Friday, 21 October 2016
Dollar stands tall after dovish Draghi pressures euro
The dollar stood tall in Asian trading on Friday, on track for a weekly gain against a basket of currencies, as the euro wallowed at seven-month lows after the European Central Bank doused speculation that it would taper its stimulus.
The dollar index, which gauges the greenback against six major rivals, was up 0.2 percent at 98.476 .DXY, up 0.5 percent for the week and near a session high of 98.564, its loftiest peak since March 10.
The euro slipped 0.2 percent to $1.0907 EUR=, poised to shed 0.6 percent for the week after plumbing $1.0891 earlier on Friday, its lowest since March 10.
ECB President Mario Draghi left the door open to a wide range of policy options and emphasized that a long-awaited rise in inflation is predicated on "very substantial" monetary accommodation - giving markets no reason to believe the central bank was ready to talk about tapering its 1.7 trillion euro ($1.86 trillion) asset-buying program.
"Draghi didn't clearly say that there would be additional stimulus in December, so even though the euro has sold off, it might not continue falling for long," said Kumiko Ishikawa, senior FX analyst at Gaitame.Com Research Institute in Tokyo.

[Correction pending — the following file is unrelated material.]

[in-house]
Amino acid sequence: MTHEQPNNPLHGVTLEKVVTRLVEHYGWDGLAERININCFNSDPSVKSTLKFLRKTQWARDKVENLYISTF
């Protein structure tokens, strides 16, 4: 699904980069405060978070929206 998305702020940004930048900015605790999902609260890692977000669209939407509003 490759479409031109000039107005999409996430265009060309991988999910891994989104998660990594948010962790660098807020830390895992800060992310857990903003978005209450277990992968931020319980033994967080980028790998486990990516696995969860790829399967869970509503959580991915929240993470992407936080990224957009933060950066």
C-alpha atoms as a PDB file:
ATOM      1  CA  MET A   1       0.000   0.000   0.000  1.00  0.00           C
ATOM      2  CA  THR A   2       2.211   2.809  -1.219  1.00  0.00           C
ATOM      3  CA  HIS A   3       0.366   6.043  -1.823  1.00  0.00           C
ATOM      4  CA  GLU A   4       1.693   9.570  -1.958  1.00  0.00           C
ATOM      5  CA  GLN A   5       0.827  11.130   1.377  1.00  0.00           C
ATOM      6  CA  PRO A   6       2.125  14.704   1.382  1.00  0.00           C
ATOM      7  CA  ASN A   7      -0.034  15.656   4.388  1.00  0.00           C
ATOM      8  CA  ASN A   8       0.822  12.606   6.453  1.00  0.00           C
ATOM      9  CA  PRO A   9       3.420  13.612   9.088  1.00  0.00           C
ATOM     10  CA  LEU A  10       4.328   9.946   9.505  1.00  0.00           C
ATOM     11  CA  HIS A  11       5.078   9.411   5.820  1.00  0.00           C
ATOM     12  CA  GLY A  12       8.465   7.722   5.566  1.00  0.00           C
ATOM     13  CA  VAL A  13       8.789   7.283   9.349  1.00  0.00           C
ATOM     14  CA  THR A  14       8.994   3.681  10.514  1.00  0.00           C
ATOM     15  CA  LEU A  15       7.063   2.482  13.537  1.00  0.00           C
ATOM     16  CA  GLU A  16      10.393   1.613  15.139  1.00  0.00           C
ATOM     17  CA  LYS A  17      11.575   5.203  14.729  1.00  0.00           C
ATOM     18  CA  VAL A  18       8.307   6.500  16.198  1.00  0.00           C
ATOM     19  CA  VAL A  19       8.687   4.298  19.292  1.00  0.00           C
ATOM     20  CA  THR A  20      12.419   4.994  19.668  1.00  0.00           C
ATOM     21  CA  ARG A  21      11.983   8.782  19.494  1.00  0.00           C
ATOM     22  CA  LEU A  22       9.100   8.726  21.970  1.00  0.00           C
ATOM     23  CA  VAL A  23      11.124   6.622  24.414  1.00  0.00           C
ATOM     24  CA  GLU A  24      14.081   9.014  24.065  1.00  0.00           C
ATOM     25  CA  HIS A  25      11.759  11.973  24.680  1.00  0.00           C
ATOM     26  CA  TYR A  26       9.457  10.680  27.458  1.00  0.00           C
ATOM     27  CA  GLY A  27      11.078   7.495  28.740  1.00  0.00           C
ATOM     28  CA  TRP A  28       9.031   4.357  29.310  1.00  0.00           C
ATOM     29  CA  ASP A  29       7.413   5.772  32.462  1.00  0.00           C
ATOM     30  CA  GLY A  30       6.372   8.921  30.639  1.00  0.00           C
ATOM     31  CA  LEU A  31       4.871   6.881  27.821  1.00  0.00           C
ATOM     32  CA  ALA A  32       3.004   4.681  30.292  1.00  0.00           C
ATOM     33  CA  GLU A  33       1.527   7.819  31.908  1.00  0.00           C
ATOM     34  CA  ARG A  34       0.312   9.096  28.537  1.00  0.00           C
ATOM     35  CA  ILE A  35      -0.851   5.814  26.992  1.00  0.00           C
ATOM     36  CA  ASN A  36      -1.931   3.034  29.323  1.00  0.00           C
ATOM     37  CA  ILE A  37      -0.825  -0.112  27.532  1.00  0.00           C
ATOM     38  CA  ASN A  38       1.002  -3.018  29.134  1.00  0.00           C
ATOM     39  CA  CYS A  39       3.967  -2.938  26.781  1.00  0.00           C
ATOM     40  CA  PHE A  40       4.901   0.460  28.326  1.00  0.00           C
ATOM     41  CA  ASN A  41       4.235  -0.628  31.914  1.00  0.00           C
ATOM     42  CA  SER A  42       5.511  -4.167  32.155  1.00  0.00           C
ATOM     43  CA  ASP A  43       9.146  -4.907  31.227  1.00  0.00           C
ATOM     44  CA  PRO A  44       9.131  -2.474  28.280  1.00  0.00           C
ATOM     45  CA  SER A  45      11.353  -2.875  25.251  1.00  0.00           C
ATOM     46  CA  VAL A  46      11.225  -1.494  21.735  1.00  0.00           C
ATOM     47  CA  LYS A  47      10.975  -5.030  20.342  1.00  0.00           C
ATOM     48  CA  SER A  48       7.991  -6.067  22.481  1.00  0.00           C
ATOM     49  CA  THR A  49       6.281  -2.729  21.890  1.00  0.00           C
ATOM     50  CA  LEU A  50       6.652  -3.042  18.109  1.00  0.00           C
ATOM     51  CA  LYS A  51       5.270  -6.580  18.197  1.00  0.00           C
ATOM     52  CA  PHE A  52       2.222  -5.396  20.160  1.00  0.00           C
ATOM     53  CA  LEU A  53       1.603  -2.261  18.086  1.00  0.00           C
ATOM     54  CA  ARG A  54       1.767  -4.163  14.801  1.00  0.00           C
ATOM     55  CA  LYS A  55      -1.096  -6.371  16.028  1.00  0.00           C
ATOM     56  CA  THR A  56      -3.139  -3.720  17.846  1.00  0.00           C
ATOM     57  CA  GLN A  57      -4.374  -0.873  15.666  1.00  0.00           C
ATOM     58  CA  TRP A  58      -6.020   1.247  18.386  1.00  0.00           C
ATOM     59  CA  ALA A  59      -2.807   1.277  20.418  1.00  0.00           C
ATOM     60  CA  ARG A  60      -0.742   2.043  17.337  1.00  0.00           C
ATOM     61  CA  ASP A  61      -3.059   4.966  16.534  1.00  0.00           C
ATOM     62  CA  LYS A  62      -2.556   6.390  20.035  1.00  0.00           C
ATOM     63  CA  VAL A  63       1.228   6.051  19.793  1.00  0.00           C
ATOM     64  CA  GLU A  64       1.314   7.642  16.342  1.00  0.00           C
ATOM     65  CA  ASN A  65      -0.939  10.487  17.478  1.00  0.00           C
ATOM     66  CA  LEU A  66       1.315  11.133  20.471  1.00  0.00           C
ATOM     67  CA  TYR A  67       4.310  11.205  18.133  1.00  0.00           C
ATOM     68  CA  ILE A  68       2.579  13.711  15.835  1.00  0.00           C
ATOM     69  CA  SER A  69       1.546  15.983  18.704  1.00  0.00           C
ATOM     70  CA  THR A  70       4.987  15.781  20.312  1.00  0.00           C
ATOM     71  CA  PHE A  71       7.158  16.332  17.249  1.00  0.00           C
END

"But from a technical point, now that the June 24 low has been broken, the euro could have more room on the downside and target the March 10 low," she said.
In contrast with the ECB, U.S. data on Thursday showed that U.S. home resales surged in September after two straight months of declines, giving investors more reason to bet that the U.S. Federal Reserve would hike interest rates as early as its Dec. 13-14 meeting.
Separate data showed that first-time filings for unemployment benefits rose more than expected to 260,000 last week, but the trend suggests the labor market remains strong.
The dollar added 0.1 percent to 104.09 yen JPY=, edging down 0.1 percent for the week.
"Maybe we're just in a holding pattern ahead of the U.S. election," said Bart Wakabayashi, head of Hong Kong FX sales at State Street Global Markets, adding that regional trading was likely a bit thinner than usual on Friday as Typhoon Haima battered Hong Kong, forcing authorities to shut all but essential services in the global financial hub.
Sterling was down 0.1 percent at $1.2238 GBP=, on track to gain 0.4 percent for the week.
European Council chief Donald Tusk said EU leaders would not engage in negotiations on Britain's exit from the bloc at Prime Minister Theresa May's first summit in Brussels, ruling out any Brexit negotiations until Britain formally launches the exit process.
The pound shrugged off Tusk's remarks that British Prime Minister Theresa May had confirmed that Brexit talks would be triggered by end-March 2017.
China's offshore yuan , meanwhile, dropped to its lowest level in six years against the broadly stronger greenback.